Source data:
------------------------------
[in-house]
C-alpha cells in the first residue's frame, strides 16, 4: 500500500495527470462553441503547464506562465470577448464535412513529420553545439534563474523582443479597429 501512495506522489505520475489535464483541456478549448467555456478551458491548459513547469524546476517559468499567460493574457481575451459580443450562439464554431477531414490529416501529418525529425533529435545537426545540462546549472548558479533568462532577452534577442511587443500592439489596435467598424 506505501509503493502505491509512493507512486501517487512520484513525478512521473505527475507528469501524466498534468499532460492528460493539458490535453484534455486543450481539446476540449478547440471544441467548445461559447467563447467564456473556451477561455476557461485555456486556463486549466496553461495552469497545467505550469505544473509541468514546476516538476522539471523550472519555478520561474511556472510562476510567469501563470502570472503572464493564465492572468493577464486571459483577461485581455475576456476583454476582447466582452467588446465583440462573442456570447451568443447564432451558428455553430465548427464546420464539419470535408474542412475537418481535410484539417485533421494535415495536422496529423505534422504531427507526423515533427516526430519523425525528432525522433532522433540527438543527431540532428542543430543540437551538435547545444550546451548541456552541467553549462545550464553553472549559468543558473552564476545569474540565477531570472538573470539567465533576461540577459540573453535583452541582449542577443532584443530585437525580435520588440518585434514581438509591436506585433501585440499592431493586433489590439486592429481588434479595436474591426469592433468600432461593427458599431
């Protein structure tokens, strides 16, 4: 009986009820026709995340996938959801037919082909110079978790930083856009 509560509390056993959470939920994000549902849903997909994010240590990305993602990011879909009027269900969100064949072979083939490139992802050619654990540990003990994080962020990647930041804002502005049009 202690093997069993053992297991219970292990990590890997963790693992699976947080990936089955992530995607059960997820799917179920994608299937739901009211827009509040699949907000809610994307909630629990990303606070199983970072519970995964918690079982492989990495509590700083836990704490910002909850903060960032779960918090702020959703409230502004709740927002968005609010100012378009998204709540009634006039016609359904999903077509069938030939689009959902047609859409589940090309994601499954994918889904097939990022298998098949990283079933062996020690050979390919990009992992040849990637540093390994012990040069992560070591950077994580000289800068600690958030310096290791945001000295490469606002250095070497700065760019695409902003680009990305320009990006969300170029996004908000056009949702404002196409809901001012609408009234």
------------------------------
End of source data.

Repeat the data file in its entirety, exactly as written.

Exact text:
[in-house]
C-alpha cells in the first residue's frame, strides 16, 4: 500500500495527470462553441503547464506562465470577448464535412513529420553545439534563474523582443479597429 501512495506522489505520475489535464483541456478549448467555456478551458491548459513547469524546476517559468499567460493574457481575451459580443450562439464554431477531414490529416501529418525529425533529435545537426545540462546549472548558479533568462532577452534577442511587443500592439489596435467598424 506505501509503493502505491509512493507512486501517487512520484513525478512521473505527475507528469501524466498534468499532460492528460493539458490535453484534455486543450481539446476540449478547440471544441467548445461559447467563447467564456473556451477561455476557461485555456486556463486549466496553461495552469497545467505550469505544473509541468514546476516538476522539471523550472519555478520561474511556472510562476510567469501563470502570472503572464493564465492572468493577464486571459483577461485581455475576456476583454476582447466582452467588446465583440462573442456570447451568443447564432451558428455553430465548427464546420464539419470535408474542412475537418481535410484539417485533421494535415495536422496529423505534422504531427507526423515533427516526430519523425525528432525522433532522433540527438543527431540532428542543430543540437551538435547545444550546451548541456552541467553549462545550464553553472549559468543558473552564476545569474540565477531570472538573470539567465533576461540577459540573453535583452541582449542577443532584443530585437525580435520588440518585434514581438509591436506585433501585440499592431493586433489590439486592429481588434479595436474591426469592433468600432461593427458599431
């Protein structure tokens, strides 16, 4: 009986009820026709995340996938959801037919082909110079978790930083856009 509560509390056993959470939920994000549902849903997909994010240590990305993602990011879909009027269900969100064949072979083939490139992802050619654990540990003990994080962020990647930041804002502005049009 202690093997069993053992297991219970292990990590890997963790693992699976947080990936089955992530995607059960997820799917179920994608299937739901009211827009509040699949907000809610994307909630629990990303606070199983970072519970995964918690079982492989990495509590700083836990704490910002909850903060960032779960918090702020959703409230502004709740927002968005609010100012378009998204709540009634006039016609359904999903077509069938030939689009959902047609859409589940090309994601499954994918889904097939990022298998098949990283079933062996020690050979390919990009992992040849990637540093390994012990040069992560070591950077994580000289800068600690958030310096290791945001000295490469606002250095070497700065760019695409902003680009990305320009990006969300170029996004908000056009949702404002196409809901001012609408009234």